2. Add cauliflower and cook for a few minutes, then add mushrooms and cook a bit longer, all the while stirring to coat the vegetables in the oil and spices. When mushrooms start to soften, add okra and cook a bit longer--it's really nice to get a little bit of browning on the okra.
3. Add tomatoes, turmeric, and amchoor, and stir and cook a few more minutes. Add salt and cayenne to taste. Serves about 4.


Garlicky Green Beans with Vadouvan and Nigella Seeds

2 tsp canola oil
1 tsp nigella seeds
3 cloves garlic, pressed
1 tsp vadouvan
pinch asafetida (optional)
2-3 c green beans, trimmed and cut into 1-in pieces
smoked salt to taste
cayenne to taste

1. First, blanch the beans by placing them in a large pot or bowl and pouring boiling water on them, enough to cover them. Let sit for 10 minutes.
2. In a frying pan, heat oil over medium-high heat and add seeds. When seeds start to splutter, add garlic. Cook for a moment, then add vadouvan and asafoetida. Cook while stirring until everything is fragrant but not burning. 
3. Drain green beans well, then add them to the pan. Stir to coat with the oil and spices, and try to get a little bit of sizzle-browning on some of the beans, but don't overcook! The beans should still be crisp.
4. Turn off the heat and season with smoked salt and cayenne to taste. Good hot or cold. Serves 2-3.

Friday, September 19, 2014

Braised Tofu and Bean Sprouts with Coconut Milk

I found this recipe while desperately looking for something to do with bean sprouts besides another stir-fry. It is wonderful! I've never had a dish quite like this before. Simple, yet an explosion of flavors and textures.

The only changes I've made are to use more tofu and add some cilantro, and to omit the curry leaves (only because I didn't have any).

Braised Tofu and Bean Sprouts with Coconut Milk 
(from veggie belly)

14 oz firm tofu
1 tablespoon oil
1/4 teaspoon black mustard seeds
pinch asafetida (optional)
1 green serrano chili, seeded and minced
1/4 tsp turmeric
4 c bean sprouts (about 8oz)
1/2 cup coconut milk

1. Drain the tofu, and gently pat it dry with an absorbent towel. Cut the tofu into ½ inch cubes and set aside.
2. Heat oil in a wok or large sauce pan. Add the mustard seeds and let them pop over medium heat.
3. Once they pop, throw in the chili and asafetida. Stir for about 30 seconds or till the chili starts to sizzle.
4. Sprinkle turmeric over the oil. Immediately add cubed tofu. Mix everything gently so the turmeric coats the tofu.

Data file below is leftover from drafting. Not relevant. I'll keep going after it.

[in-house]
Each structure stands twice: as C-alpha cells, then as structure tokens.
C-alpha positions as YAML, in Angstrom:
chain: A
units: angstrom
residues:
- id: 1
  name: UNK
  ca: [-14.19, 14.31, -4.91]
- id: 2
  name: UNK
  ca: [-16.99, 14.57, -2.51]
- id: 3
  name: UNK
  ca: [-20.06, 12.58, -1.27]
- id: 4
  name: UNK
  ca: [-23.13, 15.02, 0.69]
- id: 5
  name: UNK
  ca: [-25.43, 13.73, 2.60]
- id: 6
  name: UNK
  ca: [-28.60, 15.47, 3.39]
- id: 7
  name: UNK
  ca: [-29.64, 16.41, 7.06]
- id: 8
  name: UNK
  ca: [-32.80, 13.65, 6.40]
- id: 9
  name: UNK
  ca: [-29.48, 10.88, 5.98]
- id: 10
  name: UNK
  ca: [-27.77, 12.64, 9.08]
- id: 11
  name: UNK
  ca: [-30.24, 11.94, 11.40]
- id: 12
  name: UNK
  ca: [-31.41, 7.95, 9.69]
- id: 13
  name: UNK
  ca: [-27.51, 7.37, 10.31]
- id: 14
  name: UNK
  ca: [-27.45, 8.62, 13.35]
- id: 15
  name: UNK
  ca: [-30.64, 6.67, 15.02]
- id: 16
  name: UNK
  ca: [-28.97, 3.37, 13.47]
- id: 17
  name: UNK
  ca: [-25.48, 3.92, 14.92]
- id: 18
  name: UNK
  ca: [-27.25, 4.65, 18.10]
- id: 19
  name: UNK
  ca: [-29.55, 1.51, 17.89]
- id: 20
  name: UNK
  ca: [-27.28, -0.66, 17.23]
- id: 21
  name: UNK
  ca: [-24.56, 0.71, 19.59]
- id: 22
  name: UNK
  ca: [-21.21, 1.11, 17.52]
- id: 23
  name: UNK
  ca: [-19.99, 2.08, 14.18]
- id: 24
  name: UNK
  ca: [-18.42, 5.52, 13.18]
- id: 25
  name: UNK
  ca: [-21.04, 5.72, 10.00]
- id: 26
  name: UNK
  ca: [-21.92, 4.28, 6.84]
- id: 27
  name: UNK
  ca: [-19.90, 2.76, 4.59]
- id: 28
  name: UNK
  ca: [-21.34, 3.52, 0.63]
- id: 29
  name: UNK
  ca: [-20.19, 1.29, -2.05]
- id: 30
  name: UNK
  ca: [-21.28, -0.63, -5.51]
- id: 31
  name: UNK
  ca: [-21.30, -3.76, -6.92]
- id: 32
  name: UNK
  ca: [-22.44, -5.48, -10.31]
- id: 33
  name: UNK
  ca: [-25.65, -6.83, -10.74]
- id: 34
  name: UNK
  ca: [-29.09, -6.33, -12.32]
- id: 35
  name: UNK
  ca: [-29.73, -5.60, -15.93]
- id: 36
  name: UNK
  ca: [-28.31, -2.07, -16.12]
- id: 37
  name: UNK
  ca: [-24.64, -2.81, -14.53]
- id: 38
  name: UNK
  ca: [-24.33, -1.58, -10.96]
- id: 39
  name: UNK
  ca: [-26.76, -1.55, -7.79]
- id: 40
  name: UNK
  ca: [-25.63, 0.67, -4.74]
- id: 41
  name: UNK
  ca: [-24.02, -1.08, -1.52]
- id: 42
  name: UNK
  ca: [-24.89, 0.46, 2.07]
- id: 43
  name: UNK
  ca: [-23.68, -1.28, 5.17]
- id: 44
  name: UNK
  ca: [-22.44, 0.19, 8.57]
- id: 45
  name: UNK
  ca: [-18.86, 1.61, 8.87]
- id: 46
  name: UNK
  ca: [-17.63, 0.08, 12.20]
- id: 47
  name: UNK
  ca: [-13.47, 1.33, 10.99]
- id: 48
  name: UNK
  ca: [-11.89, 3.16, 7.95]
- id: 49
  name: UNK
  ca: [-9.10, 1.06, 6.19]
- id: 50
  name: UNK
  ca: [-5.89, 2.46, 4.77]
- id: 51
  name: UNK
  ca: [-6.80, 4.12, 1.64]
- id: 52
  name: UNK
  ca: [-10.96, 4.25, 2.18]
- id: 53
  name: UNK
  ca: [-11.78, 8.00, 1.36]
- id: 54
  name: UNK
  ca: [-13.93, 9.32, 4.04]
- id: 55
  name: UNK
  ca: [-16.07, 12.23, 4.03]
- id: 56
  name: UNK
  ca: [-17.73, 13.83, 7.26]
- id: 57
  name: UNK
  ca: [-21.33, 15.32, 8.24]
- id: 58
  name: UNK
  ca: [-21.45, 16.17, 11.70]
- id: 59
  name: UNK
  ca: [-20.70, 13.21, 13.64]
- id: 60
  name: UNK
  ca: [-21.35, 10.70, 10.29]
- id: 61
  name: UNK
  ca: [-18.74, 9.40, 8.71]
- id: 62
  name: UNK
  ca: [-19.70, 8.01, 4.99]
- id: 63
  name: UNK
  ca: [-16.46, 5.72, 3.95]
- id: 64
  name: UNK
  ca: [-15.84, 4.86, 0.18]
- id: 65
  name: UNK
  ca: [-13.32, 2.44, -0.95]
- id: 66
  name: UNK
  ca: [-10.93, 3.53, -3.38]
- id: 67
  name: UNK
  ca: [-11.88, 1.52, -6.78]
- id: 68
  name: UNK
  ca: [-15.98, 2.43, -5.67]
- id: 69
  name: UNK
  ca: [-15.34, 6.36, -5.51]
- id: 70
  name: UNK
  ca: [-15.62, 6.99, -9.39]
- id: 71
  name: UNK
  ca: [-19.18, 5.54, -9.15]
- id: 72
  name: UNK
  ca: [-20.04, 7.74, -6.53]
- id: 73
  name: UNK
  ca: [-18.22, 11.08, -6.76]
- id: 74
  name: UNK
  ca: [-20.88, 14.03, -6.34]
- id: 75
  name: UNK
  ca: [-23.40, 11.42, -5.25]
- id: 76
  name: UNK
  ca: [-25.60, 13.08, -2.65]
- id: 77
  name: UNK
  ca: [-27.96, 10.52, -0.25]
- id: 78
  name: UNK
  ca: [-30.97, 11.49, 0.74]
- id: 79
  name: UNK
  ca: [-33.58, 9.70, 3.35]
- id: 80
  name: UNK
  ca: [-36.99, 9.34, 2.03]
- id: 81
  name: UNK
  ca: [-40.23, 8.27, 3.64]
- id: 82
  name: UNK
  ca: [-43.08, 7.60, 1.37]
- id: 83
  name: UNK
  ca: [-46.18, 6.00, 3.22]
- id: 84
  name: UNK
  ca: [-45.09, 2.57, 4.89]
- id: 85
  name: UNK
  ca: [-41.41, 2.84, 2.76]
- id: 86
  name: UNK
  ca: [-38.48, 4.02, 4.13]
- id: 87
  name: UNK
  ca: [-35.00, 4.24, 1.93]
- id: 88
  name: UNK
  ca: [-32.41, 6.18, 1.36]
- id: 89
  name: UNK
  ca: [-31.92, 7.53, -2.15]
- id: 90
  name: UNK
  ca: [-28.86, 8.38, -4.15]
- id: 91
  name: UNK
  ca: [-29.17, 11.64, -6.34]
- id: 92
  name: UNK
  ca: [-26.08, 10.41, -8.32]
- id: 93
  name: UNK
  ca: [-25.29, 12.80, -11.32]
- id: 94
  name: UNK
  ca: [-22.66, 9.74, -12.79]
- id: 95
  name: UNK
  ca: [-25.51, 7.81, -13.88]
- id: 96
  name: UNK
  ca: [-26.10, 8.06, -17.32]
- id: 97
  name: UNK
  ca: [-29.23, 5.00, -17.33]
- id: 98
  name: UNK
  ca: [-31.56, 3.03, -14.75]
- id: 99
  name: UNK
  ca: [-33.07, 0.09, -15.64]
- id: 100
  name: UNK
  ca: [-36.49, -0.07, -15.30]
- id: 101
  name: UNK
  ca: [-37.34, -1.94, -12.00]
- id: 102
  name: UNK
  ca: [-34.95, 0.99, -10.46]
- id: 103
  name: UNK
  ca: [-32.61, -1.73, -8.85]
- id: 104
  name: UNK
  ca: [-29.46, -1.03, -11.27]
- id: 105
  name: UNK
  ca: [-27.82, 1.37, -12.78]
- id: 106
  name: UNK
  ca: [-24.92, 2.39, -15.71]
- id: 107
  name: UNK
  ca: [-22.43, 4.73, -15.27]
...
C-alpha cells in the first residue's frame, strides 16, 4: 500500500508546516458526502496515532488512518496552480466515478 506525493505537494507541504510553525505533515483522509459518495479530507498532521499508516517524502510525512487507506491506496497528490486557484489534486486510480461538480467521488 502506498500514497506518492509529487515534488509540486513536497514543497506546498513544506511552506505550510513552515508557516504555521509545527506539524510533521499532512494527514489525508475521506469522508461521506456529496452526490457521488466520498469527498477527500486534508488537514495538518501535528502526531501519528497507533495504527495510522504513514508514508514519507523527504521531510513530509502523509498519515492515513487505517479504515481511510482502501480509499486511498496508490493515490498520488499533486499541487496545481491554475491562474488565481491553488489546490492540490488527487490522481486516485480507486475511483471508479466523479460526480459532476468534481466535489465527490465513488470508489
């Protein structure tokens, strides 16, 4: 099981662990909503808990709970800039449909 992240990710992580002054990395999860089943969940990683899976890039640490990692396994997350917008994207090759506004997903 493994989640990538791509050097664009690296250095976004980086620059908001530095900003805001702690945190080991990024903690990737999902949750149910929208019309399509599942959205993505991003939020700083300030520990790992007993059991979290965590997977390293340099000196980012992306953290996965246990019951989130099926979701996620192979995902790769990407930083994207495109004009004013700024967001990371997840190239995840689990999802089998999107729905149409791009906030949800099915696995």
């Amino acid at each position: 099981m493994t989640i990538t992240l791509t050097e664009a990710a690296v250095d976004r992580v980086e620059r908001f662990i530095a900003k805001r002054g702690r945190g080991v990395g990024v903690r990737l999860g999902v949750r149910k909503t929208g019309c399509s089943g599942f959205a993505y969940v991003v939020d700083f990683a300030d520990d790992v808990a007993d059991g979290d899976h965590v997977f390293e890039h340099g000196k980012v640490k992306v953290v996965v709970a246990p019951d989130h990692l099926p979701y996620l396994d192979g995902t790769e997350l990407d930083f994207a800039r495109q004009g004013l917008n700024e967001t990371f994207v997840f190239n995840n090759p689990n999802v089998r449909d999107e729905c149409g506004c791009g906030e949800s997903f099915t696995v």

5. Cook the tofu on medium heat, flipping it around occasionally, till it is lightly browned on all sides. About 8 minutes.
6. Then add the bean sprouts, coconut milk, and salt. If you want more liquid, add more coconut milk. Cook just till the bean sprouts wilt a little – about 2 minutes. Toss in cilantro and serve hot or cold. Serves about 2.

Sunday, September 14, 2014

Soups Good Bad and Ugly [but really good]: 2 Asparagus Soups and One Beet Soup

Each of these soups I tried both hot and cold. I'm not always sold on cold soups, but it's been so hot here that I had to try, with ambivalence.

This has been the summer of green soups. In trying different ones, I realize that a few choices can produce a huge variety of soups:

  • just asparagus, or bulk up with another veggie? Or no asparagus at all and only use milder vegetables?
  • roast or sautee the vegetables?
  • cashew cream? coconut cream? neither?
  • herbs - mint, cilantro, dill, basil? brighten up with citrus as well/instead?
This soup, adapted from seitan is my motor, is the first of several. Because of what I had on hand, I used cilantro and dried mint instead of basil, and cashew cream instead of coconut cream.

Simple Asparagus and Pea Soup 
(adapted from seitan is my motor)

1 tablespoon oil
1 onion, chopped
2 cloves garlic, minced
14.1 oz green asparagus, chopped
7 oz. frozen green peas
3 cups vegetable broth
1/4 cup cashew cream
2 TB chopped fresh cilantro
1 TB dried mint
salt and pepper to taste

1. Heat the oil in a large pot. Add onion and fry for 5 minutes or until translucent. Add garlic and fry for 1-2 more minutes.